Recent stock market volatility over the last few weeks and months was really started by the nearly 1,000-point “flash crash” in early May.
The European crisis is a concern, but investors had been looking for an excuse to sell.
The oil spill in the Gulf of Mexico certainly has further worried investors.
But it was uncertainty that always has and always will be the biggest foe of a bull market.
The market’s volatility has understandably made many investors wonder if they are in the right asset classes to ride out the storm.
I’d be lying if I said the last few years hadn’t been difficult, but my game plan has helped me limit my losses. Important lessons are often learned during these market struggles. The past five years have brought a gain of about 5 percent in my portfolio, but the last three months have brought an identical loss.
The biggest changes I have made to my portfolio in the past few years are raising cash and money market accounts and lowering my stake in equities. I still believe that stocks are the way to go in the long run to receive the highest rate of return, but with such an uncertain economic time, I have been largely on the sidelines.
Approximately 33 percent of my total personal financial portfolio is currently in either stocks or mutual funds. Individual stocks currently account for $10,000 of the approximately $20,000 I have invested in the stock market. The other half of the money is currently invested in some strong-balanced mutual funds, and about $2,000 is in an IRA account I started a few years ago.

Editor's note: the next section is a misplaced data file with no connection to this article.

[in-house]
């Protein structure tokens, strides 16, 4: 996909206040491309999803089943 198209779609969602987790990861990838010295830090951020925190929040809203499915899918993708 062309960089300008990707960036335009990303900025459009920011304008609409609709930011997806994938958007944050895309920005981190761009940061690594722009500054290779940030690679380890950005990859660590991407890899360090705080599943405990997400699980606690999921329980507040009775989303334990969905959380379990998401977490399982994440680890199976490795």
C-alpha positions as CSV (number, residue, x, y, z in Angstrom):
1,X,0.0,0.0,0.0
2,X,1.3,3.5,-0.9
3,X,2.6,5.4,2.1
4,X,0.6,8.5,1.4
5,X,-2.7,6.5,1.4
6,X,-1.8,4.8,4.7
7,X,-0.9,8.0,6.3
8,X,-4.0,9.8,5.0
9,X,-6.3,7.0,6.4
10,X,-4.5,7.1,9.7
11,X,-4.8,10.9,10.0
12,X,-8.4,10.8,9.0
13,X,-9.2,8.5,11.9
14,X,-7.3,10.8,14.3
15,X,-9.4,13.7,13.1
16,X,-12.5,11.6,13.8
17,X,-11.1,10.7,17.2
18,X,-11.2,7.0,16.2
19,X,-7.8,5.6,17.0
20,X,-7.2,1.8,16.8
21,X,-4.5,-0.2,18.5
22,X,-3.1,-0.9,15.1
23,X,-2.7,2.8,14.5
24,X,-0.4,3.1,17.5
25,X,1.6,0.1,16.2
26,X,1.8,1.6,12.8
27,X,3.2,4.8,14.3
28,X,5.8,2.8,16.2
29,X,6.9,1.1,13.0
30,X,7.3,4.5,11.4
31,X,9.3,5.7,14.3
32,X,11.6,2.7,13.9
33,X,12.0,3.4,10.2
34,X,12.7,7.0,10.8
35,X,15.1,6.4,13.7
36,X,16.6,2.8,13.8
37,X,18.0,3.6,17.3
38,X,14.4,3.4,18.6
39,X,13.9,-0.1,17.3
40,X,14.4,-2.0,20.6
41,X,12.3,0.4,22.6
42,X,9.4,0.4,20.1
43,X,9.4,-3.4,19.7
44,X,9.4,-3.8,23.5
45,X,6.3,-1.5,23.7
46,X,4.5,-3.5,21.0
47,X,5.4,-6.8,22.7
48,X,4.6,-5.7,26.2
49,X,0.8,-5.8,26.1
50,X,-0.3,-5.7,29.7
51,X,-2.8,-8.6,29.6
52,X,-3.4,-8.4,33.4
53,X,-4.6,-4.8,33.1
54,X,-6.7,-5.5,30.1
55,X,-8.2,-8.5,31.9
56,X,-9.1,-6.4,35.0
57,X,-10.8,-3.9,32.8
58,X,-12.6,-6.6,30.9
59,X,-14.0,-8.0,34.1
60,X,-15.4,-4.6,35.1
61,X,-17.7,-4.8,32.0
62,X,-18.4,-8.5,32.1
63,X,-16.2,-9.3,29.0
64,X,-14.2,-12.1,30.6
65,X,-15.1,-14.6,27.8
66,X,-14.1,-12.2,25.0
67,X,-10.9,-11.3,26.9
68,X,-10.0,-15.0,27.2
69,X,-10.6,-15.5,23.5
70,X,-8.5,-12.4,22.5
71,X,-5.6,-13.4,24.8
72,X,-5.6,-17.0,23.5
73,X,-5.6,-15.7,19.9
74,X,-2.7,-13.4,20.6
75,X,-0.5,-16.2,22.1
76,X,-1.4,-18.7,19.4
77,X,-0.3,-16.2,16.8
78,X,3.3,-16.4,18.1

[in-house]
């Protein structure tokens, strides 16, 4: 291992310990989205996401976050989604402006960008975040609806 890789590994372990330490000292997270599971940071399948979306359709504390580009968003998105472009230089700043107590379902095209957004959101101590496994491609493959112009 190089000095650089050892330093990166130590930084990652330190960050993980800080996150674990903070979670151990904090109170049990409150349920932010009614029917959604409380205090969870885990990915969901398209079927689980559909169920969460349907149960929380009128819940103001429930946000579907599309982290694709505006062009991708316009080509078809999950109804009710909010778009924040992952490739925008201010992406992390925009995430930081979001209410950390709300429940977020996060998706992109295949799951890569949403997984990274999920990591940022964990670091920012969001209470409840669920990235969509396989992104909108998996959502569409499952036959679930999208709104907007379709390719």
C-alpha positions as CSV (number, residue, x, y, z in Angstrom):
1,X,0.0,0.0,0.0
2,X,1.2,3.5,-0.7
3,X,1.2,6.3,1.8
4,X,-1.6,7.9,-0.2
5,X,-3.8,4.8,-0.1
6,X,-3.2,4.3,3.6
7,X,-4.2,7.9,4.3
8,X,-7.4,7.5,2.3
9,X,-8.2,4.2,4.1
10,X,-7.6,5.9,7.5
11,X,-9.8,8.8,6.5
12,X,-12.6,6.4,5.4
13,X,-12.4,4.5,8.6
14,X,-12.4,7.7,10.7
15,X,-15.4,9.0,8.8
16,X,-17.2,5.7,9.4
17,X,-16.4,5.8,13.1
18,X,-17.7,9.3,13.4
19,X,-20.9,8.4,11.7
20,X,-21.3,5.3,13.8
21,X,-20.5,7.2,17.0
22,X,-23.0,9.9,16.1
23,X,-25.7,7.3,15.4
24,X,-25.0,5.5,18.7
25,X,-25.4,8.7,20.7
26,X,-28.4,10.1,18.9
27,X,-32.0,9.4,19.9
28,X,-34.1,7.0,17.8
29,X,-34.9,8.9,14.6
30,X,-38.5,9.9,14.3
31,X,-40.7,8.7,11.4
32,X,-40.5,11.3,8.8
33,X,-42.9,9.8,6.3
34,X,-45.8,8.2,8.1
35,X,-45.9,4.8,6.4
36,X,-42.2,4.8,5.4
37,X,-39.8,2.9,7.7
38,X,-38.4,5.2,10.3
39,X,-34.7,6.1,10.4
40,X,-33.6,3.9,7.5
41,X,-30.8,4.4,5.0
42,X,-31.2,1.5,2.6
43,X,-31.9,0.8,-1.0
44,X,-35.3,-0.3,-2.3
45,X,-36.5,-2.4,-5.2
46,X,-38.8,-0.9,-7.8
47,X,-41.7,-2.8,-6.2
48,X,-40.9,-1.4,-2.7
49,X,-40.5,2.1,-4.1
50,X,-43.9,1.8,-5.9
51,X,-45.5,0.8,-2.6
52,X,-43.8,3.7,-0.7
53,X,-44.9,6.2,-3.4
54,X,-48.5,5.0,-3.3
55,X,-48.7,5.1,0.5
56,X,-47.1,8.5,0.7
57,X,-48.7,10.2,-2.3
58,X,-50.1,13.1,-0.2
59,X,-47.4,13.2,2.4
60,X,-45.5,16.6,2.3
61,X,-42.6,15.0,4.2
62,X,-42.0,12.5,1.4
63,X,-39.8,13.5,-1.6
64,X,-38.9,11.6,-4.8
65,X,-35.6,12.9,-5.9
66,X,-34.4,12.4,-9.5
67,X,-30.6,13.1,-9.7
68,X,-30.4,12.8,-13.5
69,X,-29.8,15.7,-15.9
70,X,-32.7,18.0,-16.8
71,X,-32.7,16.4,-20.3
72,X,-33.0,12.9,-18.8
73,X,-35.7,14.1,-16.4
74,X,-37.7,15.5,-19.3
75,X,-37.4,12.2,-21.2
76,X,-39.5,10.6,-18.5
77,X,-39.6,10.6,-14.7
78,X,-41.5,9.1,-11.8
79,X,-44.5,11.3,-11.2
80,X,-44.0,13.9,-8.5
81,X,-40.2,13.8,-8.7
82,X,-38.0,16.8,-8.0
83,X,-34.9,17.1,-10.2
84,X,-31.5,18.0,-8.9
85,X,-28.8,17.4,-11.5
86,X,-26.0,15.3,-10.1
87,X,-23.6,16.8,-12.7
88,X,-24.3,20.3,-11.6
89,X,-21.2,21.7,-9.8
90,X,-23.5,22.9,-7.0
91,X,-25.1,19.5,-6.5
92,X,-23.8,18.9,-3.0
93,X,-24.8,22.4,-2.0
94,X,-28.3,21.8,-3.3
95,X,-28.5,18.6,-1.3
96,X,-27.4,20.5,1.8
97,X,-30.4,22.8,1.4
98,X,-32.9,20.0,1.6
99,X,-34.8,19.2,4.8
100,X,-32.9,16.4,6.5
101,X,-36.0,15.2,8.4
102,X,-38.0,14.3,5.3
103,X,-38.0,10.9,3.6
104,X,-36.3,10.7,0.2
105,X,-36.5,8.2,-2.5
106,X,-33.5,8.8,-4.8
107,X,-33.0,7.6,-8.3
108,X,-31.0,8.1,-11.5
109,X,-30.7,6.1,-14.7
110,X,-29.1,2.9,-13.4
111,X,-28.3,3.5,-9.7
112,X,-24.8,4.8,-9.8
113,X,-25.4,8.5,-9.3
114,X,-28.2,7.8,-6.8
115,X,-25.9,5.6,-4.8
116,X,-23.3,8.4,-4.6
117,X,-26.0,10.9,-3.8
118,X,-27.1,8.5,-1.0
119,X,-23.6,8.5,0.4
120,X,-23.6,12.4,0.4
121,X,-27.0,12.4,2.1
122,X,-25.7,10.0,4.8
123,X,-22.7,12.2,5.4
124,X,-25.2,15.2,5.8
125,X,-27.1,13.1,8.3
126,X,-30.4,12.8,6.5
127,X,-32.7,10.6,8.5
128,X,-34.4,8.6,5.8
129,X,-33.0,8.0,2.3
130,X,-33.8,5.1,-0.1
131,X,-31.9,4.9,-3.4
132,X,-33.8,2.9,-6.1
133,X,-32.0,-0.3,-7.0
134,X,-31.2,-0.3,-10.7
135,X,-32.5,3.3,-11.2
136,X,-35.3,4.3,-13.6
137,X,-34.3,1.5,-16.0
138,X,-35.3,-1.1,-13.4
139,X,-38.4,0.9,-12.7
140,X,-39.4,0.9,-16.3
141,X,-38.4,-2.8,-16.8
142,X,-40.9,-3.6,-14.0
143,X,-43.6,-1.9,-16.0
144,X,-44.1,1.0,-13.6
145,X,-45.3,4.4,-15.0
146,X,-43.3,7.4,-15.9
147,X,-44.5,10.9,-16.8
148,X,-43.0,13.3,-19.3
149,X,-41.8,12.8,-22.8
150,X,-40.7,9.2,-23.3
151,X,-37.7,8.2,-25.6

My exposure to the bond market is minuscule at this point, with a couple of the mutual funds in my portfolio both giving me only a minor stake. At current yields, I simply don’t find bonds a very attractive investment option.
About $40,000 of my personal finances are placed in either a short-term money market account or a certificate of deposit. I am a firm believer in continuing to invest money in these types of deposit accounts even when the yields are quite low. I simply don’t see the benefit of keeping money under the pillow when you could be earning 1.5 percent or more on that money. My best investment was probably the long-term certificate of deposit, currently earning 3 percent, that I took out a few years ago.
I’m young. So I certainly see myself increasing my exposure to the stock market, which I do believe will be much higher 10 years from now than it is today. My long-term goal is for my portfolio to perform better than the S&P 500. I’m also building a nice savings for when I have children and eventually for when those children head to college. I plan to continue my frugal spending and cut costs wherever possible, even as the economy improves.
My advice? Learn from your mistakes and prepare for tough times. The market will improve and the financial talking heads will once again turn ultra-bullish.